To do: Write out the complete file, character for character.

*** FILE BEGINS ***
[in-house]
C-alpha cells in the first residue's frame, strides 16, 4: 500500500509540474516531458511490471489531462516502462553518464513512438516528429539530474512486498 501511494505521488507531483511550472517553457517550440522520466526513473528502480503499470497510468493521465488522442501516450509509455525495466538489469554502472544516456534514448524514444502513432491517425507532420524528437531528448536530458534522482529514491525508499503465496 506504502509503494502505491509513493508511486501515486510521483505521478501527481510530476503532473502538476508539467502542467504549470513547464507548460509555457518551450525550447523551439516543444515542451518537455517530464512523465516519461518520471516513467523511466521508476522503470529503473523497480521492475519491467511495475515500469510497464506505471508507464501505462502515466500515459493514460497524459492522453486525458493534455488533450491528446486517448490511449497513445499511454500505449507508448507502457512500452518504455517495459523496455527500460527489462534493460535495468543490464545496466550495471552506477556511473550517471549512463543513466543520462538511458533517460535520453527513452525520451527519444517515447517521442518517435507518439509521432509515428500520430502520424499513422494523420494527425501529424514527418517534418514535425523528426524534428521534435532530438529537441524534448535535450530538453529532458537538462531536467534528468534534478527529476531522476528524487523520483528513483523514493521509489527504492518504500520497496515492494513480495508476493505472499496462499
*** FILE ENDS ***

[in-house]
C-alpha cells in the first residue's frame, strides 16, 4: 500500500509540474516531458511490471489531462516502462553518464513512438516528429539530474512486498 501511494505521488507531483511550472517553457517550440522520466526513473528502480503499470497510468493521465488522442501516450509509455525495466538489469554502472544516456534514448524514444502513432491517425507532420524528437531528448536530458534522482529514491525508499503465496 506504502509503494502505491509513493508511486501515486510521483505521478501527481510530476503532473502538476508539467502542467504549470513547464507548460509555457518551450525550447523551439516543444515542451518537455517530464512523465516519461518520471516513467523511466521508476522503470529503473523497480521492475519491467511495475515500469510497464506505471508507464501505462502515466500515459493514460497524459492522453486525458493534455488533450491528446486517448490511449497513445499511454500505449507508448507502457512500452518504455517495459523496455527500460527489462534493460535495468543490464545496466550495471552506477556511473550517471549512463543513466543520462538511458533517460535520453527513452525520451527519444517515447517521442518517435507518439509521432509515428500520430502520424499513422494523420494527425501529424514527418517534418514535425523528426524534428521534435532530438529537441524534448535535450530538453529532458537538462531536467534528468534534478527529476531522476528524487523520483528513483523514493521509489527504492518504500520497496515492494513480495508476493505472499496462499